Caloocan City, Pilipinas (PressExposure) March 13, 2012 -- Legends surround the abundance of Jeeps in the Philippines. These tales could not be helped though. After all, the Philippines was the center stage of the war in the Pacific theater and scene of the fiercest, most epic battles of the entire WWII - the Fall of Bataan, McArthur's Last Stand in Corregidor, the Battle of Manila. And who can forget Gen. Douglas McArthur's historic "I Shall Return" landing following the Battle of Leyte Gulf.
One "story" has it that Ford secretly maintained a Jeep manufacturing plant in the Philippines long after the war. One veteran old-timer narrates of American soldiers burying Jeeps in a huge "bone yard" somewhere in a large American military base as there were too many to take with them on board the ships. Others say the Americans allowed the Filipinos to take whatever were left in their warehouses, Jeeps included.
Legend or not, one thing is certain, the Filipinos fell in love with the Jeep. So much that it spawned a public transport vehicle, and industry. And an idea that has made the Philippines the lone supplier of WWII jeep body tubs and replacement parts worldwide, thanks to the pioneering vision of Maximino D. Juan.
Filipinos and their Jeeps: Filipinos took to the Jeep like fish to water. They have a generic name for it - Willys, regardless of brand or maker. They even called the various Jeep models by, of all names, popular American presidents and military generals. Thus, you would hear old folks refer to a vintage Jeep as a "Kennedy", an "Eisenhower" and of course, a "MacArthur". To Filipinos in the rural areas used to the carabao sled and the horse-driven calesa, this was their first ever encounter with the motorized transport on wheels.
Then Filipino ingenuity kicked in.
The military Jeep was converted into a passenger jeep with rear entrance, not sides, and bench seats and called it, what else, an auto calesa. Then, the enterprising spirit in the Filipino saw the opportunity. He made it bigger, longer, wider with a body exploding with a cacophony of colors and adorned with a lot of metal-casted horses and mirrors and a deafening stereo sound system to boot. The military jeep has been transformed into a mass-transport public utility jeepney or PUJ. Seating up to 20 passengers (two up front and nine on each side on the rear bench seats), the PUJ is now the backbone of the Philippine mass transport system, the "King of the Road". It is uniquely Filipino.
Another "son" of the vintage American Jeep is a civilian-type Jeep specifically made for the personal daily use of its owner. And that's exactly how it got its name - the "owner Jeep"! It is powered by a surplus Japanese engine and mounted on a low-profile body and wheels. A surplus engine is either diesel or gasoline, about three years or older that has been scrapped in Japan but exported to the Philippines for use on Jeeps assembled at a mechanic's backyard. The owner Jeep handles like a car but minus the comforts and amenities of a real car. Another uniquely Filipino idea.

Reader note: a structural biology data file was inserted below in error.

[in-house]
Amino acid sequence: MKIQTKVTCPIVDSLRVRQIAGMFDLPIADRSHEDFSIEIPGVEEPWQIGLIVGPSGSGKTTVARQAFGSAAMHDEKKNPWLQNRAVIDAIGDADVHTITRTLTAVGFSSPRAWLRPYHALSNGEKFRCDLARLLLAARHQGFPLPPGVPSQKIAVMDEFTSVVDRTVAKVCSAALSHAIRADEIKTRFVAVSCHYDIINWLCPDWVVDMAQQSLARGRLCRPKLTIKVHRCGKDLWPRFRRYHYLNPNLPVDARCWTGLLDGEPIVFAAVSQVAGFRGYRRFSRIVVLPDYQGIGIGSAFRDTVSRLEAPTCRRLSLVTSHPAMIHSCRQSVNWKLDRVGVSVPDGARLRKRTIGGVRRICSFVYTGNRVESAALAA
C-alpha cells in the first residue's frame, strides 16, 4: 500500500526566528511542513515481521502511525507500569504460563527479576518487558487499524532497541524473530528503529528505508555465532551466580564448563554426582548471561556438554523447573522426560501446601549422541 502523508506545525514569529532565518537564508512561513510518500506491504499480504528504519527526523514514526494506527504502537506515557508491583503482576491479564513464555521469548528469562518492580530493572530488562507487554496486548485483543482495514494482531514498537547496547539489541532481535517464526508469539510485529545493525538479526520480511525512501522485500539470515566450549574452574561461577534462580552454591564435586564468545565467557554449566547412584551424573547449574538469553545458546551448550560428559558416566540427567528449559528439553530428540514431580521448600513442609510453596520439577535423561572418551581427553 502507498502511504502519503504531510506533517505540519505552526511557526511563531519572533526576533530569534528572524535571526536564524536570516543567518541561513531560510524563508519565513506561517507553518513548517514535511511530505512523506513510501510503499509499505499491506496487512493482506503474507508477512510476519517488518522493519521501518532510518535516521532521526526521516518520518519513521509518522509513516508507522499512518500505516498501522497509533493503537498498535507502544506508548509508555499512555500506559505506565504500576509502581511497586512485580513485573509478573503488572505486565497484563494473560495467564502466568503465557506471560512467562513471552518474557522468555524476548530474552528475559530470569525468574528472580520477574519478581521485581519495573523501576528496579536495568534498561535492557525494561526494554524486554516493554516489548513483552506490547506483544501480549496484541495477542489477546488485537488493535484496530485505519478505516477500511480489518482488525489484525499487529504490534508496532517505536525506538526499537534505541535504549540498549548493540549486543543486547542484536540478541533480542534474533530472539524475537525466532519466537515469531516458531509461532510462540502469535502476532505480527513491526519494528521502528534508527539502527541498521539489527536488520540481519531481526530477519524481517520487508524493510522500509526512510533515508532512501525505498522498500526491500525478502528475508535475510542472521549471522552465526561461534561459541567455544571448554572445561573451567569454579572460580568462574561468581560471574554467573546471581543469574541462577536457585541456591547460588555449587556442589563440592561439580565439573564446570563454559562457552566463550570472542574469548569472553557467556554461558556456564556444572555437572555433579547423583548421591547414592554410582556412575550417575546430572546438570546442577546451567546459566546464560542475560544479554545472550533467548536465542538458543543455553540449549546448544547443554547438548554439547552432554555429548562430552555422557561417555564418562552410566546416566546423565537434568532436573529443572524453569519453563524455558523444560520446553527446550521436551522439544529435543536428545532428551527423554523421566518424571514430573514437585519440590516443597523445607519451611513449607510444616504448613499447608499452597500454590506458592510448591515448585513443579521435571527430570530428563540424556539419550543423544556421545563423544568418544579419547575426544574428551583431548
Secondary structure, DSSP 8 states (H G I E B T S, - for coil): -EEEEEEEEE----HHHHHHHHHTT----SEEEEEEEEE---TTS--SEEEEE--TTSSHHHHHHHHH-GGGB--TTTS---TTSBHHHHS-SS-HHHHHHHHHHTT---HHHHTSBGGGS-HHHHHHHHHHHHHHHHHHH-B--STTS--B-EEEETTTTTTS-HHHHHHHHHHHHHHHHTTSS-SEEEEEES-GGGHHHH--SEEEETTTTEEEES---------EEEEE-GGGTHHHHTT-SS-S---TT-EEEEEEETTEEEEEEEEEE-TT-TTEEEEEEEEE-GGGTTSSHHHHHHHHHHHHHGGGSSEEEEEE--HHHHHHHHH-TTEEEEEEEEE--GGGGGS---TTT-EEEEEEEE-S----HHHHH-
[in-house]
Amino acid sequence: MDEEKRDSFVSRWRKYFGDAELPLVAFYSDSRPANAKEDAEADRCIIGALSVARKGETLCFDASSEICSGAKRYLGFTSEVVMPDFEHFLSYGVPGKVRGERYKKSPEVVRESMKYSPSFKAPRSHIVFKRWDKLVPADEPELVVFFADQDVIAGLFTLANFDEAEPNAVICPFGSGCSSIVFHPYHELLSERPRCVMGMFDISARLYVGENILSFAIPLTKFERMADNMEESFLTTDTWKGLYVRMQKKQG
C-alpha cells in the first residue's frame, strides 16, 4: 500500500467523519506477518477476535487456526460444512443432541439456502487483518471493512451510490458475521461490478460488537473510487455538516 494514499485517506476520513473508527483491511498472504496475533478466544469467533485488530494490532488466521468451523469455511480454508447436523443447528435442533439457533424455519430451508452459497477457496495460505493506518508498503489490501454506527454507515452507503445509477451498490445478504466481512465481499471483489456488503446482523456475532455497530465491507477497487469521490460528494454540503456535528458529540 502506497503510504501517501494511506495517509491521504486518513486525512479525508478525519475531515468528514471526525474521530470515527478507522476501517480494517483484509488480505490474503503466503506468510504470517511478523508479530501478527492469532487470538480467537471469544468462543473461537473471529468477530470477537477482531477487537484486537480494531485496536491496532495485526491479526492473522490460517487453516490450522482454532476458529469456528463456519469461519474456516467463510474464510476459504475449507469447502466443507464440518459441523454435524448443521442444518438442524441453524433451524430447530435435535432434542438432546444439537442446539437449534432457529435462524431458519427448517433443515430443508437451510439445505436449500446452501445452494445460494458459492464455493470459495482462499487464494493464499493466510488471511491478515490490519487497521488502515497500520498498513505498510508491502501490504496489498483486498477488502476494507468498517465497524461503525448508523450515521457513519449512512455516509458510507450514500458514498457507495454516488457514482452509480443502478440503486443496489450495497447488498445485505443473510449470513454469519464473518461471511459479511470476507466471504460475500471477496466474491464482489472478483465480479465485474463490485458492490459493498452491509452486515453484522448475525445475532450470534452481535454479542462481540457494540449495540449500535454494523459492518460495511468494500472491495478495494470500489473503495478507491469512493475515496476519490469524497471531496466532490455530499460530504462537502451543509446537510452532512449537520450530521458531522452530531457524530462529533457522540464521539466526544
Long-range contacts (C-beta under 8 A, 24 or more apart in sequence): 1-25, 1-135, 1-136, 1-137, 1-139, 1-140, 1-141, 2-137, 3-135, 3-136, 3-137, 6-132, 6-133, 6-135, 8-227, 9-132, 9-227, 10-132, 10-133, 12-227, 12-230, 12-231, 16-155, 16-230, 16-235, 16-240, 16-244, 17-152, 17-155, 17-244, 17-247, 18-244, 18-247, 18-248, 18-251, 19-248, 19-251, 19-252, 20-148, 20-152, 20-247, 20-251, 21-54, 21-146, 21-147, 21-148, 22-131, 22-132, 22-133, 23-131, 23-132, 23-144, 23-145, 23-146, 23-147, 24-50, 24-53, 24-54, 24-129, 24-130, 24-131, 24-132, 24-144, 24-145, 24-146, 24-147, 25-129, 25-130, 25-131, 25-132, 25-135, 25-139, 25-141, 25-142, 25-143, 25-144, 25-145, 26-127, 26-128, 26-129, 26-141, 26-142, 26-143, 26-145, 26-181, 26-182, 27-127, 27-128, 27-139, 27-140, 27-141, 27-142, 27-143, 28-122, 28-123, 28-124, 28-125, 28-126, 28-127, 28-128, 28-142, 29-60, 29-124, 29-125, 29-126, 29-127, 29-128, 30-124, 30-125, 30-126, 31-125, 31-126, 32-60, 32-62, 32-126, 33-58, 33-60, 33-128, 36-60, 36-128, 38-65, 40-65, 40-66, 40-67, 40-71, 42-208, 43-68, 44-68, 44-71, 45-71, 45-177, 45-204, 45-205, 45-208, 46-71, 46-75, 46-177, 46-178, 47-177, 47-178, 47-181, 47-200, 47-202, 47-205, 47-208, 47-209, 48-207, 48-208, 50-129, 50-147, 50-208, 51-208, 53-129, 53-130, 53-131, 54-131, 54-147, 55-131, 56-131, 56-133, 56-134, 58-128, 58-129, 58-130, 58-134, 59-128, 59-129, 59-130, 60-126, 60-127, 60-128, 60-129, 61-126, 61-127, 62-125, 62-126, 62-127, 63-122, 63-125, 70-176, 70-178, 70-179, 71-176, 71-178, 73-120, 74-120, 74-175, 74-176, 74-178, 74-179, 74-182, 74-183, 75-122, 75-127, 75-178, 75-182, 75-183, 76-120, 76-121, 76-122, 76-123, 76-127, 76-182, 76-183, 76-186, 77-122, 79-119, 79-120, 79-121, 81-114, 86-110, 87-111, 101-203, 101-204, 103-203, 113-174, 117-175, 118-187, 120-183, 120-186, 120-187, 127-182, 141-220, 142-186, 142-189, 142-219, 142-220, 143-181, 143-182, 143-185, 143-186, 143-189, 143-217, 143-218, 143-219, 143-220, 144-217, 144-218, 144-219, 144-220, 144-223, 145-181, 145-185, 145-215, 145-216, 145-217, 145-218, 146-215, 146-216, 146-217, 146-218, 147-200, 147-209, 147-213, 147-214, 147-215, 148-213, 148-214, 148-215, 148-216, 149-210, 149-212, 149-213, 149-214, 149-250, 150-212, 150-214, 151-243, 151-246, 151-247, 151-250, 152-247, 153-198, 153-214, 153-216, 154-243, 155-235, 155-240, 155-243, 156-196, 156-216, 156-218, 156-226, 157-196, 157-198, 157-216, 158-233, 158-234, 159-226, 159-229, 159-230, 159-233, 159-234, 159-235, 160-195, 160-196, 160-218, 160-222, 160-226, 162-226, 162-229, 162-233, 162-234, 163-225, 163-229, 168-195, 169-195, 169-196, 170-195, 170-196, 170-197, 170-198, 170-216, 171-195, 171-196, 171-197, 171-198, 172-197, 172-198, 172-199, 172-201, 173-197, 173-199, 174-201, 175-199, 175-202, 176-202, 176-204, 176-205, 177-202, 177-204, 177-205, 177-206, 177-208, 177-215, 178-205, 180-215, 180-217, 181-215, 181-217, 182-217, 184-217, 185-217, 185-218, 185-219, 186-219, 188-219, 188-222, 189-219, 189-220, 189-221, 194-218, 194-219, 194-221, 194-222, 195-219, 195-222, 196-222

Filipinos and the Jeep parts: With the growing population and popularity of the Jeep in the 60's, Filipinos soon saw the need for replacement bodies and parts. One of them was Maximino D. Juan, a dentist by profession. He discovered he could earn more by selling Jeep parts than by tending to cavities. He later found out that he could earn much, much more making the parts himself.
He started with manually hammering a windshield, then gradually buying the equipment and the dies so he could mechanize the process. After the windshield came the fenders then the hoods then the bumpers until finally, the plant could manufacture the complete body tubs and kits. Thus was born MDJuan Enterprises. The rest, as they say, is history.
Today, MD Juan Enterprises in the Philippines is the lone manufacturer and supplier of WWII Jeep body tubs and replacement parts worldwide. It exports over 90% of its output all over the world including the USA, Canada, Denmark, England, France, Italy, Netherlands, Switzerland, Australia, New Zealand, Puerto Rico and Saipan.
How Jeep bodies are made: In the 1.8-hectare plant of MD Juan Enterprises in Novaliches, Quezon City north of Manila, making a Jeep body starts in the stamping plant with a 4' x 8' metal sheet going through a shearing process to form the blank. Then, shapes are notched and holes are punched on the blank in exact locations.
It is then bent and formed to the exact shape in hydraulic presses of from 50 tons to 1,200 tons in capacity. This is one competitive edge of MD Juan Enterprises over the competitors (who mostly make the collision parts only): it does not buy its metal parts, it stamps the parts themselves!
The parts are then sub-assembled into bigger body parts like the side body, the dash panel, the front and rear floors and the like, and even the chassis. These sub-body parts then come together at the main assembly line where they are welded together to make the Jeep body. After that, a Jeep body undergoes a five-step, dip-type phosphating process for superior metal preparation. The last step is the primer coating before the Jeep body is endorsed to the Finished Goods warehouse. From there, the Jeeps are shipped to just about every continent in the world.
Now back to that "legend of the jeep factory in the Pacific". While we still investigate the "tale of the jeep bone yard", one thing we know for sure. Those beautiful authentic WWII military jeep bodies and parts are coming from the "Pearl of the Pacific" Philippines. From the "pearl" of a 40-year Filipino factory where the salute to WWII heroism and the passion for Jeeps live forever - from MD Juan Enterprises!